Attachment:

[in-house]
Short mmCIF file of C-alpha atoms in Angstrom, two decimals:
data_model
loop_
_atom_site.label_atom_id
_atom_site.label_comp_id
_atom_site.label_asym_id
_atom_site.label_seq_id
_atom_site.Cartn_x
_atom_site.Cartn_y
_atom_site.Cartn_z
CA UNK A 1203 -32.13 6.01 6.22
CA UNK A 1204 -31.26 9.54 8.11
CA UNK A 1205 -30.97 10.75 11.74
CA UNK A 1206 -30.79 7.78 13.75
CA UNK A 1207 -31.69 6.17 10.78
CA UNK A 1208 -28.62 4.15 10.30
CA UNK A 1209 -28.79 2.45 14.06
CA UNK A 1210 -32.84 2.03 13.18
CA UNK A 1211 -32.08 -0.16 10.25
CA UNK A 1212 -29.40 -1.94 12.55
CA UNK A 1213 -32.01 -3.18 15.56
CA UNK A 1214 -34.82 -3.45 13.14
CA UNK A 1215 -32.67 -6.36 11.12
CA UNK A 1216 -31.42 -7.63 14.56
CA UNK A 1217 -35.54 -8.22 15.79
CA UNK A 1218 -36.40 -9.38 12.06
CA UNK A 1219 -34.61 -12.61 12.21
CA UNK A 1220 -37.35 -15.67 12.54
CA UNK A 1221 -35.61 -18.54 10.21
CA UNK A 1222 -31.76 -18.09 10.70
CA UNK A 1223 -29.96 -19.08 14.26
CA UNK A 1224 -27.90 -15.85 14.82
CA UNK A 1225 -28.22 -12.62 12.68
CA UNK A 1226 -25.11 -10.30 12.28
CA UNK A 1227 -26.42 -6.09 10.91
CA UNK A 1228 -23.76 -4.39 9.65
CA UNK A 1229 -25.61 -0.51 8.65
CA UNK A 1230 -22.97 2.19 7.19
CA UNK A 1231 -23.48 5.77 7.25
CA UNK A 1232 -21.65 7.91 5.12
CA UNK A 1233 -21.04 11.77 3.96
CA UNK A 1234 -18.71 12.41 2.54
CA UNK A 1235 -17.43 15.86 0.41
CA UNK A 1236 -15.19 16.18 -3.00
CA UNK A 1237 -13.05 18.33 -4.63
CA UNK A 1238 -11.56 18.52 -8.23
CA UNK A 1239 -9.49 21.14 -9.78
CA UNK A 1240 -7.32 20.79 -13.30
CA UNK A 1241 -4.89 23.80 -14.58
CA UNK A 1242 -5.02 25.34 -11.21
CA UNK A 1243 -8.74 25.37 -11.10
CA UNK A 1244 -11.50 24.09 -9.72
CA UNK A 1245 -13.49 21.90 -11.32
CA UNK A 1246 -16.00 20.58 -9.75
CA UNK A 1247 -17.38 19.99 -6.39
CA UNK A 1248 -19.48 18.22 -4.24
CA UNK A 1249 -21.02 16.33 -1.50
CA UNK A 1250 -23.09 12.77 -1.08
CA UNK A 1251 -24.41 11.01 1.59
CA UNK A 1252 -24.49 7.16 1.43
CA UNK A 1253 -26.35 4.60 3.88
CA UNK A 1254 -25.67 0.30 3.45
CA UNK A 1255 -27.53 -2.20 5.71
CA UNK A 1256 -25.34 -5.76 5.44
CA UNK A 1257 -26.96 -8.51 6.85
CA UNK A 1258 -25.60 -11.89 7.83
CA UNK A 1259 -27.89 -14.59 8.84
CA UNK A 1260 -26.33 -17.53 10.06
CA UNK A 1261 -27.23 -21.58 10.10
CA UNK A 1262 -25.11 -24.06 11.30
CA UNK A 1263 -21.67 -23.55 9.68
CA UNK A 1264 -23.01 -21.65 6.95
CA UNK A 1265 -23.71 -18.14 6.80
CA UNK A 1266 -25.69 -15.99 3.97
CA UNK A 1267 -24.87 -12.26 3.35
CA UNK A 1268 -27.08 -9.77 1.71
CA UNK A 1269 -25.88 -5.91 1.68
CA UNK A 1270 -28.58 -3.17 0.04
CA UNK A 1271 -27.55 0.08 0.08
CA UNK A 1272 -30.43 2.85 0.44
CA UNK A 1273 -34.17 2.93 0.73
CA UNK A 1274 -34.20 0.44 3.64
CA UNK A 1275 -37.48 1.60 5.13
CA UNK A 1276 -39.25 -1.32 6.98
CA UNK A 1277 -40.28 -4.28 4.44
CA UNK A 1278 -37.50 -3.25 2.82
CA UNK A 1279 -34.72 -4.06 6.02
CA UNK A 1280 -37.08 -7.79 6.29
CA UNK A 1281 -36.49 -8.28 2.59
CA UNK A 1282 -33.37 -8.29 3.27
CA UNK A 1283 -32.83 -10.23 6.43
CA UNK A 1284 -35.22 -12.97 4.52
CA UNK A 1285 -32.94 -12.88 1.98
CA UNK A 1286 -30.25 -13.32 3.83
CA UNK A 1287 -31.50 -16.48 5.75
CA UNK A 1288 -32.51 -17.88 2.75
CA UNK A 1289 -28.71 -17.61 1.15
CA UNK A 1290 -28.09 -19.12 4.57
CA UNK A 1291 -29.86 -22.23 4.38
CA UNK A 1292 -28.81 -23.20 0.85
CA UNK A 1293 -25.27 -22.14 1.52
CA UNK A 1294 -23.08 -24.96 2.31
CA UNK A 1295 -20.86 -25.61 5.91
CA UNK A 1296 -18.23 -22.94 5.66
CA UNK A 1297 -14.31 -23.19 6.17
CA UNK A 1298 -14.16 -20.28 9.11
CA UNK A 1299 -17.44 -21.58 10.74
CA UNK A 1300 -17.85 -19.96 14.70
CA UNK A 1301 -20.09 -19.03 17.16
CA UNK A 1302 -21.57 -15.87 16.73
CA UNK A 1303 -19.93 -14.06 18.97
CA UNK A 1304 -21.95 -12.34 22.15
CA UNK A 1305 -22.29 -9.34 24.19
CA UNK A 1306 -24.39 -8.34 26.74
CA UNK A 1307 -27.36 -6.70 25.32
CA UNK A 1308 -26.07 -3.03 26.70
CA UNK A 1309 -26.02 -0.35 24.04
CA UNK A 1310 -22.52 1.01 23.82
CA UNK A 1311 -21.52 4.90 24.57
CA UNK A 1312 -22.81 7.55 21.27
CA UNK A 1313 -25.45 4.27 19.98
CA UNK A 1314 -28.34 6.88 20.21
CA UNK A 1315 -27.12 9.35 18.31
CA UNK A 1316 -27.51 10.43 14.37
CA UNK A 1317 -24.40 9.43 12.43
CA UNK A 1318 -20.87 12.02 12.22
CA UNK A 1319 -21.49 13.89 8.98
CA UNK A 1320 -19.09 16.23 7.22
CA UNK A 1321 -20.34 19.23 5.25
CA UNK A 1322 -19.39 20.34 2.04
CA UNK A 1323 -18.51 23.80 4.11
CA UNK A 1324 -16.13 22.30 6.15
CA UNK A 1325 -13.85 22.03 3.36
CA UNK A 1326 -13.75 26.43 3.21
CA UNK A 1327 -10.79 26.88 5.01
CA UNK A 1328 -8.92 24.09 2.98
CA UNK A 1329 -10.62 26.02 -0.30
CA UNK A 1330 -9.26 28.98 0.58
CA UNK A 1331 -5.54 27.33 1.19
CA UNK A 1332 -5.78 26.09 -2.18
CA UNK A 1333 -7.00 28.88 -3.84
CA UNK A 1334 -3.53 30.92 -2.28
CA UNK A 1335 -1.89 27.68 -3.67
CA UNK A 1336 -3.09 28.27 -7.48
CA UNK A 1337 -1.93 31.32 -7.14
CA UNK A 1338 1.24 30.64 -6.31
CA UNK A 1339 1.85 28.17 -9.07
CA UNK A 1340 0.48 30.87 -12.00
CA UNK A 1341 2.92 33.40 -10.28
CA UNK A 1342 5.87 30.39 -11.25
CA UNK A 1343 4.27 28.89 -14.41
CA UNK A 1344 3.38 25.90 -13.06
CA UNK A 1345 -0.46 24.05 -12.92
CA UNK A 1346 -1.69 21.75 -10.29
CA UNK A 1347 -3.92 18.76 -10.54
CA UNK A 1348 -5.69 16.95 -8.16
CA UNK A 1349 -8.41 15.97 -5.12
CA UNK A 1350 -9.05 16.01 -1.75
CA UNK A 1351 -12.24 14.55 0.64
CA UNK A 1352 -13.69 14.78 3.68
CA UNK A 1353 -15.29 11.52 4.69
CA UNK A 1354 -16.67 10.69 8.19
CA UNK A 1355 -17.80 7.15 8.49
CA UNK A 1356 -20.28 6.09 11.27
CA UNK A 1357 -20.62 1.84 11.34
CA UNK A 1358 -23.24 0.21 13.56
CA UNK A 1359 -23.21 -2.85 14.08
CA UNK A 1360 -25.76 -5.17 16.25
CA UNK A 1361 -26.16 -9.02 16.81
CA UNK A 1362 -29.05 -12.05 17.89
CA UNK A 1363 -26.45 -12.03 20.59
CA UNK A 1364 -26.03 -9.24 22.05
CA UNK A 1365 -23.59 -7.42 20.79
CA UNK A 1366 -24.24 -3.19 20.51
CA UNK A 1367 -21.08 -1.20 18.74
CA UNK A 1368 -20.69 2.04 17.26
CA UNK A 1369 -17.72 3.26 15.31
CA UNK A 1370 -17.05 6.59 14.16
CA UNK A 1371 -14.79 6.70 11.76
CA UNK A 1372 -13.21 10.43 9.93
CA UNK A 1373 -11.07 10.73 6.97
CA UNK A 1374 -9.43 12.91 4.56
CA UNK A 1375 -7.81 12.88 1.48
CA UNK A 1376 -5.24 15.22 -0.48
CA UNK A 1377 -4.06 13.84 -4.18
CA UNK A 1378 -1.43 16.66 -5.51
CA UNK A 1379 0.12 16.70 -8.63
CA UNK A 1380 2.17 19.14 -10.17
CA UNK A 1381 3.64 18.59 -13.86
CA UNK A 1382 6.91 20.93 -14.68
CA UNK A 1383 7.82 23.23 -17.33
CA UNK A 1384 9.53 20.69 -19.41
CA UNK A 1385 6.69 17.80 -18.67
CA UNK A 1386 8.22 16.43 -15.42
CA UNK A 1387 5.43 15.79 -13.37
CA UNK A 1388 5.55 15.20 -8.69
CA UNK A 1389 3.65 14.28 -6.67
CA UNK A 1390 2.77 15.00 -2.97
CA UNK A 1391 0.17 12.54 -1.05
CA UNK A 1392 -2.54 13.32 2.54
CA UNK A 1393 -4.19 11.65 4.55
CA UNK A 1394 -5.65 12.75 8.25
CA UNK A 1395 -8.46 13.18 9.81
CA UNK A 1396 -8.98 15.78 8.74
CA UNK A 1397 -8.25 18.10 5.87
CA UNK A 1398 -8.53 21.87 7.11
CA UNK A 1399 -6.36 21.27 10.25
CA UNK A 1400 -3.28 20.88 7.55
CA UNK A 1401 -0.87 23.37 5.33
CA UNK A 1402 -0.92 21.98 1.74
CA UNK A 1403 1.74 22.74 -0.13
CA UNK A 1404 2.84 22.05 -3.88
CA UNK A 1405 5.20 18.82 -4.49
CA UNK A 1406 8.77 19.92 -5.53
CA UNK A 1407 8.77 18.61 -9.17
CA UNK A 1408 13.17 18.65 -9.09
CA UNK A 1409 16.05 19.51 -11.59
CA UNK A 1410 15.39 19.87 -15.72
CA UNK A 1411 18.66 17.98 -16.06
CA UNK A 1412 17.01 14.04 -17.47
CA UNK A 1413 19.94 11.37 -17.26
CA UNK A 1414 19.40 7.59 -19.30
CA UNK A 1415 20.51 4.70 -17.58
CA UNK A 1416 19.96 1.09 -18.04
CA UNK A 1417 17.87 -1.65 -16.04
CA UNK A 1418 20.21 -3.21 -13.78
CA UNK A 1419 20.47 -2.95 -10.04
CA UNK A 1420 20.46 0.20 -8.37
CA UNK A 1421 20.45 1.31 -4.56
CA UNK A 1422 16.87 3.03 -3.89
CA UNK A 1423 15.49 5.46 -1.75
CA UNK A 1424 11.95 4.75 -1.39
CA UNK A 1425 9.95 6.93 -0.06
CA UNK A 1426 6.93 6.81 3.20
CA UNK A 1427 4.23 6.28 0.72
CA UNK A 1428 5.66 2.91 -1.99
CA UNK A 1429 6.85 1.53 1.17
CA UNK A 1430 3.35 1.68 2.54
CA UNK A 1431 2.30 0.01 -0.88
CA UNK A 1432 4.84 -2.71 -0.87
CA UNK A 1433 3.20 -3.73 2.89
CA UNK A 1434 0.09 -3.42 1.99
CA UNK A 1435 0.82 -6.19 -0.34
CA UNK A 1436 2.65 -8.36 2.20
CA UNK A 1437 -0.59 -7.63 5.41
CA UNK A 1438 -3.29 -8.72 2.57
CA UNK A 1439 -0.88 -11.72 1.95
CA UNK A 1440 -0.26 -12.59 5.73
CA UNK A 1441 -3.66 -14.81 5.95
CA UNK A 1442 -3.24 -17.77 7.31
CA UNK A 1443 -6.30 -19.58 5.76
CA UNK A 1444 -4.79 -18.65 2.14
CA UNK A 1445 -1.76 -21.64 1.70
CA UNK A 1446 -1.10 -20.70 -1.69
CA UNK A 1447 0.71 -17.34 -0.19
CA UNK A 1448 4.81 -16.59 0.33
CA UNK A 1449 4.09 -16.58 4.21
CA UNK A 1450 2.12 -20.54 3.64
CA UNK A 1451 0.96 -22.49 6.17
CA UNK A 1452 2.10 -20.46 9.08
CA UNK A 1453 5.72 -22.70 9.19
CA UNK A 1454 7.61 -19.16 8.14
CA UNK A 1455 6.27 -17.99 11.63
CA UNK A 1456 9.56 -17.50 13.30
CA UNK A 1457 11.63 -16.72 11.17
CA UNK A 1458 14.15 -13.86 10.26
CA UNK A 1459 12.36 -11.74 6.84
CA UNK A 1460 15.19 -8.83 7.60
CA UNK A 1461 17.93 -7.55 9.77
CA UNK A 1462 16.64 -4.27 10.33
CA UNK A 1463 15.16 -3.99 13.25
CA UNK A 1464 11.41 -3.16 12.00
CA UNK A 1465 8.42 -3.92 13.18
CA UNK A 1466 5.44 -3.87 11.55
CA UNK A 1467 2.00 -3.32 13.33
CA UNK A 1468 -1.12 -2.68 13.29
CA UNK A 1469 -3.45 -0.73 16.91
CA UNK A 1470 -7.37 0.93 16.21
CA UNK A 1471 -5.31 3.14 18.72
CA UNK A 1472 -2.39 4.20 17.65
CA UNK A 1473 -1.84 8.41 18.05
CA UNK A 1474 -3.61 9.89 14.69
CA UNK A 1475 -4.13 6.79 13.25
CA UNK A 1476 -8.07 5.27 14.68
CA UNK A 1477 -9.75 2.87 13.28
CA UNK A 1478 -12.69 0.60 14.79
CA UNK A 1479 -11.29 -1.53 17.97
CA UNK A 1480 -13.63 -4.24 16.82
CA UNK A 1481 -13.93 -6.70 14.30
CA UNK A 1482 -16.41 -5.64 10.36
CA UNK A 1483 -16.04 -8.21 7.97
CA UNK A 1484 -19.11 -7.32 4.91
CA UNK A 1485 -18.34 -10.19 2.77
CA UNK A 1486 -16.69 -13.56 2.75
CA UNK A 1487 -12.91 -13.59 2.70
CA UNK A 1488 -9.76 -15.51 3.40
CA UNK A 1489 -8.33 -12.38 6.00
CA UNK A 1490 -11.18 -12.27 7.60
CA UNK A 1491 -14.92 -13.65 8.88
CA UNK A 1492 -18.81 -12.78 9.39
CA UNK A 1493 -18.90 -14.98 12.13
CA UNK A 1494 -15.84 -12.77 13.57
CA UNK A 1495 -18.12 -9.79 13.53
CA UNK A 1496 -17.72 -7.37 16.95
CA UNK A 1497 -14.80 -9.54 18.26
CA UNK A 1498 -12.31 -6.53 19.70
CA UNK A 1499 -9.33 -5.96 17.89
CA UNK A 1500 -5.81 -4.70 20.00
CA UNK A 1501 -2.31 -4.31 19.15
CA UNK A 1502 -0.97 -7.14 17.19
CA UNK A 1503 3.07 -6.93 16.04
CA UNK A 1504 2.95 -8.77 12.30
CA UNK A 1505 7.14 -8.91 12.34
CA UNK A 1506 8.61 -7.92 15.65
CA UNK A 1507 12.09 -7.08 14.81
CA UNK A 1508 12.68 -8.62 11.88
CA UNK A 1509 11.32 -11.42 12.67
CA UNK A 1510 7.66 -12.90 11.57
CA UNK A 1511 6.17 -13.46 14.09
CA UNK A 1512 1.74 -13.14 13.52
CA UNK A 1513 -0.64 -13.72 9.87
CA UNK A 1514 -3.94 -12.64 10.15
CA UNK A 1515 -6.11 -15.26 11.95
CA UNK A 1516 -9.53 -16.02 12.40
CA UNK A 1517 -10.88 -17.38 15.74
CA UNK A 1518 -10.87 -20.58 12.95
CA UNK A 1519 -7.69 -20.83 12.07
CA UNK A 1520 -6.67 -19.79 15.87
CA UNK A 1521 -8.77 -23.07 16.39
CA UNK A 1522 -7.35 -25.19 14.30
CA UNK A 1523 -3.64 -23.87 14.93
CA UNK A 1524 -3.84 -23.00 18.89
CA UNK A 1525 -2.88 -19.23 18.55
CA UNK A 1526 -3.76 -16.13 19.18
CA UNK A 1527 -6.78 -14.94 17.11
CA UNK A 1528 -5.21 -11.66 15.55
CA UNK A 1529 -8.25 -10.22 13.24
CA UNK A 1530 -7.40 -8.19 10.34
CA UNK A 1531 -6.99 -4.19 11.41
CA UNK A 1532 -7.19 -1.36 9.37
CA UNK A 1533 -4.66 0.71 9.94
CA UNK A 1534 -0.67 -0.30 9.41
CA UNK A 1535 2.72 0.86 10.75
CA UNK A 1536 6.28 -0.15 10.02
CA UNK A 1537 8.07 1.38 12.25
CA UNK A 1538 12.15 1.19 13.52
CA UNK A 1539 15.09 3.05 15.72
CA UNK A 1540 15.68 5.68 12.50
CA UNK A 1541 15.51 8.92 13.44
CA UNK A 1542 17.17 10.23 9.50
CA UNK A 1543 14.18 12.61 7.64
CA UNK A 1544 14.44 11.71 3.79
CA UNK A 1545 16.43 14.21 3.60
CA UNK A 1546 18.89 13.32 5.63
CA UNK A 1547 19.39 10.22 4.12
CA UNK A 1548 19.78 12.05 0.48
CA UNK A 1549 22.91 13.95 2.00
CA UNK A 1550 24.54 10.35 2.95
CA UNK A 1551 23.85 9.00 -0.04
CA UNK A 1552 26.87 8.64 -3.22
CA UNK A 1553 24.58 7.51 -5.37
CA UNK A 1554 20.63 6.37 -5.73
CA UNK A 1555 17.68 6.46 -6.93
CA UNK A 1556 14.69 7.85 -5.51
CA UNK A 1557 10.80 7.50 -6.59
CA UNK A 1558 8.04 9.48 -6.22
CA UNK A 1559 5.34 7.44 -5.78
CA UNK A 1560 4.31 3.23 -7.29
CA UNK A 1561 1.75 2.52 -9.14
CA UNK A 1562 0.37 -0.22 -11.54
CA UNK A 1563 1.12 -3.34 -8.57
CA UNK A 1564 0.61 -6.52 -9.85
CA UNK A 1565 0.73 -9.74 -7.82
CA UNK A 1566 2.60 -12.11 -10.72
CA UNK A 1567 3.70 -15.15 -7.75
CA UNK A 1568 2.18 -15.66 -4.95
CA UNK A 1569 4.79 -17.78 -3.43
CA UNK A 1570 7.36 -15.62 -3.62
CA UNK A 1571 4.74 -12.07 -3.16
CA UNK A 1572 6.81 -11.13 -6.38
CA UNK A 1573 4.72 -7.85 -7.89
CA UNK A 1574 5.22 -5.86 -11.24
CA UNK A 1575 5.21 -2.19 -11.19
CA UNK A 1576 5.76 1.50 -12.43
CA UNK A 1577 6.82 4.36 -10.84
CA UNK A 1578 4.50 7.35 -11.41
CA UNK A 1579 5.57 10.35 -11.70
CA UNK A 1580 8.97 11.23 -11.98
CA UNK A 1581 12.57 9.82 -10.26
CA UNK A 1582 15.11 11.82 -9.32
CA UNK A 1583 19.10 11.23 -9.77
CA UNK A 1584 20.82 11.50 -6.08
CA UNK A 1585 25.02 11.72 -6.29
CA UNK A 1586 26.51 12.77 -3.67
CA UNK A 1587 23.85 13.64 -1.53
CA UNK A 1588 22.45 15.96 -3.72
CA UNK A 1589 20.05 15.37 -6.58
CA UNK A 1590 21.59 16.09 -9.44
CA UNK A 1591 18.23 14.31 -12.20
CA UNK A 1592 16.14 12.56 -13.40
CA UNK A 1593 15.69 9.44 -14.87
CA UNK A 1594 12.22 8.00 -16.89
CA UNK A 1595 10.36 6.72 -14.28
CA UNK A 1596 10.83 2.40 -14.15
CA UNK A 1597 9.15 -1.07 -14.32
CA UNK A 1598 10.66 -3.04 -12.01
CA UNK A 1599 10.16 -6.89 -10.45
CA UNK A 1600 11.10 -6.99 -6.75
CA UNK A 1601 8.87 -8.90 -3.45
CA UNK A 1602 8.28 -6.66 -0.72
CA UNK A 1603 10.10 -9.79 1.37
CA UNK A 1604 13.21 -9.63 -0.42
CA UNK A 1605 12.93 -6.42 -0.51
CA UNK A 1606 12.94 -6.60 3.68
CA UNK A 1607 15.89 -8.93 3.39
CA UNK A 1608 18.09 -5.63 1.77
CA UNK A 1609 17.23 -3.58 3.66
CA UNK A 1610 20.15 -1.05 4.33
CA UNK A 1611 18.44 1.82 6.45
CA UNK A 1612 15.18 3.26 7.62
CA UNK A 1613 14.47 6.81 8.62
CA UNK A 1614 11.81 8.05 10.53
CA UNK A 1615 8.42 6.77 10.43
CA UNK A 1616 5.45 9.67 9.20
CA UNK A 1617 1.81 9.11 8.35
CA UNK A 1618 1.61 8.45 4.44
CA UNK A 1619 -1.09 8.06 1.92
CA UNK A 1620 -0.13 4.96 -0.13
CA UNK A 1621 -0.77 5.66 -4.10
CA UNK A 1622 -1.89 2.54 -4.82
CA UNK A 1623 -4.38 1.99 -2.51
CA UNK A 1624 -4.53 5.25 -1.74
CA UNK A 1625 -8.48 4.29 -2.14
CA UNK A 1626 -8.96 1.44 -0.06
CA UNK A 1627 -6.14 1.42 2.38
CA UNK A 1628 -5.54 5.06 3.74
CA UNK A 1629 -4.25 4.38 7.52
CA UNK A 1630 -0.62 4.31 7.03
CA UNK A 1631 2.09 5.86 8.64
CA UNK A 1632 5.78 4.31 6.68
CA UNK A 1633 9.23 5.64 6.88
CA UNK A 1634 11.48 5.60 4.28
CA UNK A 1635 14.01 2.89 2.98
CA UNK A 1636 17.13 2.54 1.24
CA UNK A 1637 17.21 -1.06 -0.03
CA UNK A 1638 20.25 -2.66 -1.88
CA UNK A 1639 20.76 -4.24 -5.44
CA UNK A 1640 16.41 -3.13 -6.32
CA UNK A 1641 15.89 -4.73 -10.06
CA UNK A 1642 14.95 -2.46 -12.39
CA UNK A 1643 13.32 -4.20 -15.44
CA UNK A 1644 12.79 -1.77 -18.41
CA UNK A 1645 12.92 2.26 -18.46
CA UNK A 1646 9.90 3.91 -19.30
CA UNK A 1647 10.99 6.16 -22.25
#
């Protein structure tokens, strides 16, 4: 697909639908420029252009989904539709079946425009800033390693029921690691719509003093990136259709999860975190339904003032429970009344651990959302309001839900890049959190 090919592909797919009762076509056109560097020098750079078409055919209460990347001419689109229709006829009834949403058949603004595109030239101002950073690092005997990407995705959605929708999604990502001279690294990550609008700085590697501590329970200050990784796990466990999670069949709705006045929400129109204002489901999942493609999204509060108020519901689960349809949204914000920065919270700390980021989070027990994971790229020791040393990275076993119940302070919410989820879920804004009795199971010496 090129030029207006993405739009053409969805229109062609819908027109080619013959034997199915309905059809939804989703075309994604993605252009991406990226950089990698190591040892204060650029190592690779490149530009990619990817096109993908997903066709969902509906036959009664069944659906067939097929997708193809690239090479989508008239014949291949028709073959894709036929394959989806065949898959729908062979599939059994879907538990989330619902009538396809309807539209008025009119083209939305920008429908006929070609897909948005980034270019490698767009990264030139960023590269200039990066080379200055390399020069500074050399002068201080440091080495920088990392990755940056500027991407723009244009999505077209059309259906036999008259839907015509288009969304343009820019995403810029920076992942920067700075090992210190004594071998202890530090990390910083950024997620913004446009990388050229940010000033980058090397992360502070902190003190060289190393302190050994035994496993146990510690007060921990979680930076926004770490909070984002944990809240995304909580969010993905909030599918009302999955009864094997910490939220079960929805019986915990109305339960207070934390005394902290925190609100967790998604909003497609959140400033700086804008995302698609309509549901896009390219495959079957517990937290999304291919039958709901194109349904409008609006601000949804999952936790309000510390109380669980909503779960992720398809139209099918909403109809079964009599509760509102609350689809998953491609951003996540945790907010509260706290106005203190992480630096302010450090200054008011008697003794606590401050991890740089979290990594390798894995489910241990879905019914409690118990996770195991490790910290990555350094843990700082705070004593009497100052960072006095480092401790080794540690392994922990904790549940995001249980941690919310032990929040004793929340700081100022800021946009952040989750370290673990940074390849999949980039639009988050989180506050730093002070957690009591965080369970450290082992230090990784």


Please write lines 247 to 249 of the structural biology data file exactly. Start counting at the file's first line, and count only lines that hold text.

CA UNK A 1438 -3.29 -8.72 2.57
CA UNK A 1439 -0.88 -11.72 1.95
CA UNK A 1440 -0.26 -12.59 5.73